Among global peers, Canadian students are top performers in financial literacy

By Jane Rooney, Canada’s Financial Literacy Leader

May 24, 2017

I have some great news to share this week: when it comes to financial literacy, Canadian youth are among the best in the world. That encouraging finding is the result of the first-ever Canadian participation in a global survey of financial literacy among 15-year-olds.

Canada came second among 15 countries – tied with Belgium – in the Programme for International Student Assessment (PISA) financial literacy survey administered by the Organisation for Economic Cooperation and Development (OECD) in 2015. The financial literacy portion of the survey included 10 OECD countries and five partner countries. Approximately 3,400 students from seven Canadian provinces took part.

According to the results, 87 per cent of Canadian students demonstrated at least a baseline level of financial literacy, defined by the OECD as allowing them to “to participate fully in modern society.” Twenty-two per cent of Canadian students demonstrated advanced levels of financial literacy – well above the OECD average.

These findings are a vote of confidence in our National Strategy for Financial Literacy, Count me in, Canada, and reflect the many efforts by provincial governments and other organizations to reach children and youth. Some of the more detailed findings point to the progress we are making. They also reveal areas where we can further collaborate to build the financial literacy of our young people.

First, Canadian students who discussed money matters with parents tended to score higher, with those discussing money matters at home once or twice a week ranking the highest. This aligns with one of our ongoing messages: start talking with your kids about money early, and do it often.

I was lucky to grow up in a home where my parents were comfortable talking about money. As the mother of two teenage sons, I make a point of regularly discussing money with my kids as well. For example, when our kids brought home their first paycheques, my husband and I guided them through the process of opening bank accounts, and explained the deductions on their pay stubs. We also talk regularly about setting aside savings for short- and long-term goals.

We know conversations at home are crucial, but how do we encourage them? At the Financial Consumer Agency of Canada (FCAC) where I work, we have a host of trusted, unbiased resources available online. Two examples: our Teaching children about money page, and our financial literacy database, which is a one-stop hub for programs and activities, many of them geared towards children and youth.

Another FCAC priority is increasing financial literacy programs for adults in the workplace, in part to encourage adults to share information with their children, and feel more confident about money matters. We know giving adults a chance to improve their financial literacy will spark better conversations about money at home. To support this goal, we’ve collaborated with the Chartered Professional Accountants of Canada, who developed a financial literacy workshop that is now being delivered in workplaces across Canada. You can find a link to it on our Canada.ca web page for workplace financial literacy.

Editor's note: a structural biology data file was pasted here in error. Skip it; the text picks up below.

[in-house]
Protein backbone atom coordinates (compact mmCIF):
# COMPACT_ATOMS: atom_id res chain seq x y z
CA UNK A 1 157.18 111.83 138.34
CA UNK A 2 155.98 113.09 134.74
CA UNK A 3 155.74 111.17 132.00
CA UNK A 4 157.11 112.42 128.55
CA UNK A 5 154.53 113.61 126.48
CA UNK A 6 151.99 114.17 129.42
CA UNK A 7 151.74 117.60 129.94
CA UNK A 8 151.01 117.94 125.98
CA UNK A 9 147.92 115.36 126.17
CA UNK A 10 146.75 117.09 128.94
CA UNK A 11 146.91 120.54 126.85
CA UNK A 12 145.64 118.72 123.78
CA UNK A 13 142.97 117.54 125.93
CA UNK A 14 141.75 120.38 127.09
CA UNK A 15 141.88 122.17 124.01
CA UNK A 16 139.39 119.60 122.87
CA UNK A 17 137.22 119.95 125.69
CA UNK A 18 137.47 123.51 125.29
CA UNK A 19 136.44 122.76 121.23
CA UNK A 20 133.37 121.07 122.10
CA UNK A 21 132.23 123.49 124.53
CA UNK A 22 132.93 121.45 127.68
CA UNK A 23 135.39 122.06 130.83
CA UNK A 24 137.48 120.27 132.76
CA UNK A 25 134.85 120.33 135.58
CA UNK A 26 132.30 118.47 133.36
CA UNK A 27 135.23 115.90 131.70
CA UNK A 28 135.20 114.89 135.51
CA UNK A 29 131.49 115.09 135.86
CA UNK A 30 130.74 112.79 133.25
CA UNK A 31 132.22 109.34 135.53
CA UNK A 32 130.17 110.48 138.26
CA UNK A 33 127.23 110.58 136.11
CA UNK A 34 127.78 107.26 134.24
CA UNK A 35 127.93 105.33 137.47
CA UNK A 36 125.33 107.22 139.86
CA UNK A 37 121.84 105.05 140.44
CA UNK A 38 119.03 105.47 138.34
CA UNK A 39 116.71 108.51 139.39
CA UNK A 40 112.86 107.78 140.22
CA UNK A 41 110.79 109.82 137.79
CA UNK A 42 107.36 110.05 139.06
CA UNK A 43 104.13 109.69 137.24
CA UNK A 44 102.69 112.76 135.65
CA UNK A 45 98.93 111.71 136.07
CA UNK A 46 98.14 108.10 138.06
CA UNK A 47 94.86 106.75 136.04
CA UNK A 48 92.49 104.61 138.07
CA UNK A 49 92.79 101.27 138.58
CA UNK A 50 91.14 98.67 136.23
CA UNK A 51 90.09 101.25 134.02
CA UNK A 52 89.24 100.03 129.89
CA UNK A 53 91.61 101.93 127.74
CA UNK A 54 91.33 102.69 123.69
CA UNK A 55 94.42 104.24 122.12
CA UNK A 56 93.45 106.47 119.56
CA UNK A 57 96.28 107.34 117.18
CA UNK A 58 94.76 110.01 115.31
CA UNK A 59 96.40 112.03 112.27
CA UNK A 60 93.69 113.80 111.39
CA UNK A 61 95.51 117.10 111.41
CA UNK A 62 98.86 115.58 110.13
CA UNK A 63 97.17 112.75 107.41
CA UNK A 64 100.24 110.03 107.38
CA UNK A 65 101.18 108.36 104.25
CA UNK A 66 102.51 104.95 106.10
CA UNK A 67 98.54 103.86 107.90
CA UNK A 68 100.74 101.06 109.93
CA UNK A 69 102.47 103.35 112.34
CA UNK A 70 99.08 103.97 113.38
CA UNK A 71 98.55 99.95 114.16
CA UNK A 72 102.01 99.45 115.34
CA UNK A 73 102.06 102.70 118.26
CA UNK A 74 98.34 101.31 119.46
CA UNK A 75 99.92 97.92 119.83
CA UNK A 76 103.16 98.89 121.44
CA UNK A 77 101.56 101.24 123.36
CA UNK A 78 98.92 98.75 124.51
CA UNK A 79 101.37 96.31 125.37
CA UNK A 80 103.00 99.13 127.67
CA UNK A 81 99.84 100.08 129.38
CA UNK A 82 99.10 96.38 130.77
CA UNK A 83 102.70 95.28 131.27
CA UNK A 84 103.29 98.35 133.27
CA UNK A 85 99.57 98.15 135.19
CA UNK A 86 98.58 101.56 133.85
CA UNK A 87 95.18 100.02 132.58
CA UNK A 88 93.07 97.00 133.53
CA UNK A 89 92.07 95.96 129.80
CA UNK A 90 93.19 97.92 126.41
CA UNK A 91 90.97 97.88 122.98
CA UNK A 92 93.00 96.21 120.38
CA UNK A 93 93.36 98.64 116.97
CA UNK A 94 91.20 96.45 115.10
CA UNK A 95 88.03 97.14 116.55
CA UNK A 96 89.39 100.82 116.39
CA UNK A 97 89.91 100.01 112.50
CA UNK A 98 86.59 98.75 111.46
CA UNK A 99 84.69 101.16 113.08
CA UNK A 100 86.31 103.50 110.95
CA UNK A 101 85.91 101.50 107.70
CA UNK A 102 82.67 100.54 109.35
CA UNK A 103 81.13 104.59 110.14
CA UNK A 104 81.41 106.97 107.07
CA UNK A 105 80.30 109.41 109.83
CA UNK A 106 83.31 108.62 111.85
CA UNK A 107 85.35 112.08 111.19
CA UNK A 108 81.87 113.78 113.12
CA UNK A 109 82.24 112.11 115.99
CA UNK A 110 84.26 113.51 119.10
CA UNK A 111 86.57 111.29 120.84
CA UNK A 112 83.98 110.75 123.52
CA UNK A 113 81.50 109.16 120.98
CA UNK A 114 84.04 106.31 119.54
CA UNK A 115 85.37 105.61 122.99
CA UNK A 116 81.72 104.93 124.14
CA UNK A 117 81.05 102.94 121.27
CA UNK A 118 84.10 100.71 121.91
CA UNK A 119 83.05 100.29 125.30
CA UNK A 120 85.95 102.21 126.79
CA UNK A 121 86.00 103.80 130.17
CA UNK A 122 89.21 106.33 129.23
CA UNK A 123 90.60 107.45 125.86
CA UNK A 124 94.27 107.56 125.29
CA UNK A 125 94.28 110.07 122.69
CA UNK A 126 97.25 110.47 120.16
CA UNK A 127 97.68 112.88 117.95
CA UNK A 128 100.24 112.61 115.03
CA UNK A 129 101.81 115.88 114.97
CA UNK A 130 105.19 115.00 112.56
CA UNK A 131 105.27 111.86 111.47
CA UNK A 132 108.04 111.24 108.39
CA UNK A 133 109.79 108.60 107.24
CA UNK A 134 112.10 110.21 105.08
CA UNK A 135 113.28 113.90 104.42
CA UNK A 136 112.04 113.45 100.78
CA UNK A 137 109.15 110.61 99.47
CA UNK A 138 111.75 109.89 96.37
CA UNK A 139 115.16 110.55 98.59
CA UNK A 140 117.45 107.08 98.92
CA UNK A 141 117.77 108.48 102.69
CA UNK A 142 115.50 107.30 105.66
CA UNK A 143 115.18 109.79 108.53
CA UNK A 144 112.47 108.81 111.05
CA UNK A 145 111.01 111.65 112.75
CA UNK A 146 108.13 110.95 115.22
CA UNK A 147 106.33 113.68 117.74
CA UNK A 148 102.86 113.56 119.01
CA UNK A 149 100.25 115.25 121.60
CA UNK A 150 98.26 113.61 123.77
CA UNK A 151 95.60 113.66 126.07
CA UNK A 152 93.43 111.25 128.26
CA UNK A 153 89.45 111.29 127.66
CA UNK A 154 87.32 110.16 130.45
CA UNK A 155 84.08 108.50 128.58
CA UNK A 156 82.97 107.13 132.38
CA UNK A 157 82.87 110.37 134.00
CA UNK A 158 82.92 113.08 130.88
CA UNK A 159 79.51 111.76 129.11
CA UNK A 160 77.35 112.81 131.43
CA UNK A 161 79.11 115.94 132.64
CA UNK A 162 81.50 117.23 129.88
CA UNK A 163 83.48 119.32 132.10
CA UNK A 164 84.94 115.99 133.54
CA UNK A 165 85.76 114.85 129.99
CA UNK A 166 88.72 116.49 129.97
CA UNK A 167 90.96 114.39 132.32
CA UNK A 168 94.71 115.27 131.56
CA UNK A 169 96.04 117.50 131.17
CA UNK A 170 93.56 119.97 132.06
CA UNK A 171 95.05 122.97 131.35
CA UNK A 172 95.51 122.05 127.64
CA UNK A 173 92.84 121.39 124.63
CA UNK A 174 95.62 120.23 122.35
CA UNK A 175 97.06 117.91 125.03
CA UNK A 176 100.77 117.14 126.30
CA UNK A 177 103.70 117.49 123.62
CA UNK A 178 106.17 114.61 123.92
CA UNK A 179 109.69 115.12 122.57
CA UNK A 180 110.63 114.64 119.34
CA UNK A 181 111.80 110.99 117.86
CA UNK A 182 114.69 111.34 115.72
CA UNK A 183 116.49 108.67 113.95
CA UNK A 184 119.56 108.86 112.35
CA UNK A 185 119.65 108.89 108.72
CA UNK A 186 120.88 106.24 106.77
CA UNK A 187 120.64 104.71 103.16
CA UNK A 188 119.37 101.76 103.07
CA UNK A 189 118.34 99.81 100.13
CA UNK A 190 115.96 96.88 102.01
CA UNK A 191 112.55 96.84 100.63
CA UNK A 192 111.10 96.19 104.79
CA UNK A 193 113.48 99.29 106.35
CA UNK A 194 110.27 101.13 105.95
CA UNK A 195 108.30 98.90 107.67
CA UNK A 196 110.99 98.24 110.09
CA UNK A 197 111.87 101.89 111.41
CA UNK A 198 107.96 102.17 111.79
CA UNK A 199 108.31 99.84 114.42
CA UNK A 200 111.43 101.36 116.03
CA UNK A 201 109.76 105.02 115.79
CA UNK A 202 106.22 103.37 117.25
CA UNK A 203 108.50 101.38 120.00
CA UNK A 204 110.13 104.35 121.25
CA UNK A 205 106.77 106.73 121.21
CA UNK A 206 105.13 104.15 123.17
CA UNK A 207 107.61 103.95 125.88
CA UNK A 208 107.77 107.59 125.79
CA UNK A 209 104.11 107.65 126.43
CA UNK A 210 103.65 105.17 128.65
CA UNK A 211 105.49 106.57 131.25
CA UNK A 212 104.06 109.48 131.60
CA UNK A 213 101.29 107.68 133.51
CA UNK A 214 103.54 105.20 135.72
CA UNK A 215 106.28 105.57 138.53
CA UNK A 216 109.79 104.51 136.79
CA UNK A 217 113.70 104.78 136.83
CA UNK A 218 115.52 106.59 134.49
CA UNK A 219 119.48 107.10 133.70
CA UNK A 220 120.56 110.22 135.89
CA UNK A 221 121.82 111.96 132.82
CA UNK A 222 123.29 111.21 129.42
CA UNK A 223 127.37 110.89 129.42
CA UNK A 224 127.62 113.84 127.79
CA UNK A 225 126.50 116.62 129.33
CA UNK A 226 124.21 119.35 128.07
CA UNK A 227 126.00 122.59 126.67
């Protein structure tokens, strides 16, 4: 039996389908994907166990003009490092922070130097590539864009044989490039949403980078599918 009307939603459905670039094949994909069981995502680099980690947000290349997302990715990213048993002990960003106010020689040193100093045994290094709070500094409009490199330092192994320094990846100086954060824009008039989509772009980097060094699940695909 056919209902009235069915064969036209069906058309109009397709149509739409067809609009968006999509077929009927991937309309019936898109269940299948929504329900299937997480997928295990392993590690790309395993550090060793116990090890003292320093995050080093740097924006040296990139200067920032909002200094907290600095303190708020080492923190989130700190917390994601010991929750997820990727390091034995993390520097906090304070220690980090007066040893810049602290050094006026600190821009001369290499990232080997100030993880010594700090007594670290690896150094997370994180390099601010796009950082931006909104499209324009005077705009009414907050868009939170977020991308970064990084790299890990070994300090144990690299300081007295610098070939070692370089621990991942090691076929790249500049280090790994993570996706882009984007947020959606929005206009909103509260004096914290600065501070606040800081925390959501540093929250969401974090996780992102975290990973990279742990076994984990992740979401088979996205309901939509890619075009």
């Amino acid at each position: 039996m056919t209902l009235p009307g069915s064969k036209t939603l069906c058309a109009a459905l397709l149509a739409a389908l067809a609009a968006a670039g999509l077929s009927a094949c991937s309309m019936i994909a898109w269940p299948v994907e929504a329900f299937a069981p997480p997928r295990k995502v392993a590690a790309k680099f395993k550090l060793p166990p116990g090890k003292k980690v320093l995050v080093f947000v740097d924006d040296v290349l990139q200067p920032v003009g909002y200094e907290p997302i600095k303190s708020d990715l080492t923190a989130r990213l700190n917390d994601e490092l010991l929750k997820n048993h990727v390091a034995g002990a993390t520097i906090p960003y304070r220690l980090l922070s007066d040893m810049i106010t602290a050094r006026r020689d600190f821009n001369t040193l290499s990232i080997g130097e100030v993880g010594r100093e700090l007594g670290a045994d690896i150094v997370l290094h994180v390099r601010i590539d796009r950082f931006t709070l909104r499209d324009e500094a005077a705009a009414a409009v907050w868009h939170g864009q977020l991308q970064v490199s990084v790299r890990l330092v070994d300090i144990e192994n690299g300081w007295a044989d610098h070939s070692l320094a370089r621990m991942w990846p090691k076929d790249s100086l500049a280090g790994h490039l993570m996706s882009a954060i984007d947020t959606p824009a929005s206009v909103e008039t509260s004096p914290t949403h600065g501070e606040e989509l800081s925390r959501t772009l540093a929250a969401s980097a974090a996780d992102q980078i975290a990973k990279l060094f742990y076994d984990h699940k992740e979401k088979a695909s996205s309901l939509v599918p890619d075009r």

Another PISA finding suggests these efforts are paying off: a majority of students demonstrated the capacity to delay gratification – a skill that’s associated with financial well-being. Sixty-three per cent of Canadian students said that if they did not have enough money to buy something they really wanted, they would save up to buy it. Another 17 per cent said they simply would not buy it at all. This is a healthy indication that messages about saving for big purchases are reaching students early in life. This is good news, as studies show that saving and spending habits tend to be formed at a young age, and are related to good financial behaviour in adulthood.

The PISA study also found that youth with experience handling their own money demonstrated stronger financial literacy skills. Canadian students who held occasional jobs like babysitting or gardening had, on average, the highest financial literacy scores. We also know most Canadian teenagers hold bank accounts, and so they have some experience with financial products and services, which seems to help. We learn by doing.

We know there is more work to be done to improve financial literacy levels. FCAC recognizes the need to evolve our understanding through research, and this blog post concludes my series on our National Research Plan for Financial Literacy 2016-2018.

Perhaps the most valuable result of the PISA study is that it gives researchers a baseline for further evaluating efforts to teach financial literacy to Canadian youth.

We’re off to a great start. Young people are the future of our economy, and today’s teenagers are tomorrow’s financial consumers. With that in mind, the PISA results represent a big win for all Canadians, and the Canadian economy as a whole.

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